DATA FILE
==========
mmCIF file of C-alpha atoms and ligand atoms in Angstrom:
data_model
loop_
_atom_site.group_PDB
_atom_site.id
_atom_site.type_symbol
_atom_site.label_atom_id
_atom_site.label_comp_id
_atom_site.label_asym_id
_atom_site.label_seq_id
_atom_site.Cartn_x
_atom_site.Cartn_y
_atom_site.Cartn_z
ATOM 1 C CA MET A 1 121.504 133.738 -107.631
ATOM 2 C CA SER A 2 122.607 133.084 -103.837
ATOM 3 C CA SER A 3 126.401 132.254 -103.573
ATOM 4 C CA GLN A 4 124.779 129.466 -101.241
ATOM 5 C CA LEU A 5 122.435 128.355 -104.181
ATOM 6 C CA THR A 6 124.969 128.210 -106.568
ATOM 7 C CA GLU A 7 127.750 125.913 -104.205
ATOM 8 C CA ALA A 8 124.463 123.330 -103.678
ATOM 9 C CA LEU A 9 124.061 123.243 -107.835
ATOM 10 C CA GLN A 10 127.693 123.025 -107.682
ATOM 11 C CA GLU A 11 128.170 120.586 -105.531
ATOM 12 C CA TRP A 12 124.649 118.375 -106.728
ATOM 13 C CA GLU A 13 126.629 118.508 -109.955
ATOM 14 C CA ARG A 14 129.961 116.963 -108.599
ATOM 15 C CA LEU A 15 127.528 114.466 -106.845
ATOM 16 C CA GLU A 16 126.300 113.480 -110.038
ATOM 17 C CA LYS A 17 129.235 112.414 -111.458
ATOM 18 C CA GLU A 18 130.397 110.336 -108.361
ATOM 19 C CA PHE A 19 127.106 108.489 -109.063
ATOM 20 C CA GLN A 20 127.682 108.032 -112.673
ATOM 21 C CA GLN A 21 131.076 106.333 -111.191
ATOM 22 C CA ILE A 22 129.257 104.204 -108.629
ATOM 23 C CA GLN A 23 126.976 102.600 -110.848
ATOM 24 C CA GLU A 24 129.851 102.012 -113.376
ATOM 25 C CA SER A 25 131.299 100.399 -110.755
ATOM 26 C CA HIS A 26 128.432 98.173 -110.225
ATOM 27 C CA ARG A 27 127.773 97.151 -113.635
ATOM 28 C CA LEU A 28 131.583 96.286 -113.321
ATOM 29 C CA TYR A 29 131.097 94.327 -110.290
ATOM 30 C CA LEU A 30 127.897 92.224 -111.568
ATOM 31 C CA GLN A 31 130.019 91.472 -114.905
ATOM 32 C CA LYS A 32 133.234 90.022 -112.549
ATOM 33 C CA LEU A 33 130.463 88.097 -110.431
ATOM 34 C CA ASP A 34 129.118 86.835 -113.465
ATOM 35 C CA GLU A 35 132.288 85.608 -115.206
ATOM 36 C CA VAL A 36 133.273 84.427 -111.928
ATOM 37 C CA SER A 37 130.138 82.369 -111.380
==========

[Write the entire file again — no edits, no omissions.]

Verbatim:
mmCIF file of C-alpha atoms and ligand atoms in Angstrom:
data_model
loop_
_atom_site.group_PDB
_atom_site.id
_atom_site.type_symbol
_atom_site.label_atom_id
_atom_site.label_comp_id
_atom_site.label_asym_id
_atom_site.label_seq_id
_atom_site.Cartn_x
_atom_site.Cartn_y
_atom_site.Cartn_z
ATOM 1 C CA MET A 1 121.504 133.738 -107.631
ATOM 2 C CA SER A 2 122.607 133.084 -103.837
ATOM 3 C CA SER A 3 126.401 132.254 -103.573
ATOM 4 C CA GLN A 4 124.779 129.466 -101.241
ATOM 5 C CA LEU A 5 122.435 128.355 -104.181
ATOM 6 C CA THR A 6 124.969 128.210 -106.568
ATOM 7 C CA GLU A 7 127.750 125.913 -104.205
ATOM 8 C CA ALA A 8 124.463 123.330 -103.678
ATOM 9 C CA LEU A 9 124.061 123.243 -107.835
ATOM 10 C CA GLN A 10 127.693 123.025 -107.682
ATOM 11 C CA GLU A 11 128.170 120.586 -105.531
ATOM 12 C CA TRP A 12 124.649 118.375 -106.728
ATOM 13 C CA GLU A 13 126.629 118.508 -109.955
ATOM 14 C CA ARG A 14 129.961 116.963 -108.599
ATOM 15 C CA LEU A 15 127.528 114.466 -106.845
ATOM 16 C CA GLU A 16 126.300 113.480 -110.038
ATOM 17 C CA LYS A 17 129.235 112.414 -111.458
ATOM 18 C CA GLU A 18 130.397 110.336 -108.361
ATOM 19 C CA PHE A 19 127.106 108.489 -109.063
ATOM 20 C CA GLN A 20 127.682 108.032 -112.673
ATOM 21 C CA GLN A 21 131.076 106.333 -111.191
ATOM 22 C CA ILE A 22 129.257 104.204 -108.629
ATOM 23 C CA GLN A 23 126.976 102.600 -110.848
ATOM 24 C CA GLU A 24 129.851 102.012 -113.376
ATOM 25 C CA SER A 25 131.299 100.399 -110.755
ATOM 26 C CA HIS A 26 128.432 98.173 -110.225
ATOM 27 C CA ARG A 27 127.773 97.151 -113.635
ATOM 28 C CA LEU A 28 131.583 96.286 -113.321
ATOM 29 C CA TYR A 29 131.097 94.327 -110.290
ATOM 30 C CA LEU A 30 127.897 92.224 -111.568
ATOM 31 C CA GLN A 31 130.019 91.472 -114.905
ATOM 32 C CA LYS A 32 133.234 90.022 -112.549
ATOM 33 C CA LEU A 33 130.463 88.097 -110.431
ATOM 34 C CA ASP A 34 129.118 86.835 -113.465
ATOM 35 C CA GLU A 35 132.288 85.608 -115.206
ATOM 36 C CA VAL A 36 133.273 84.427 -111.928
ATOM 37 C CA SER A 37 130.138 82.369 -111.380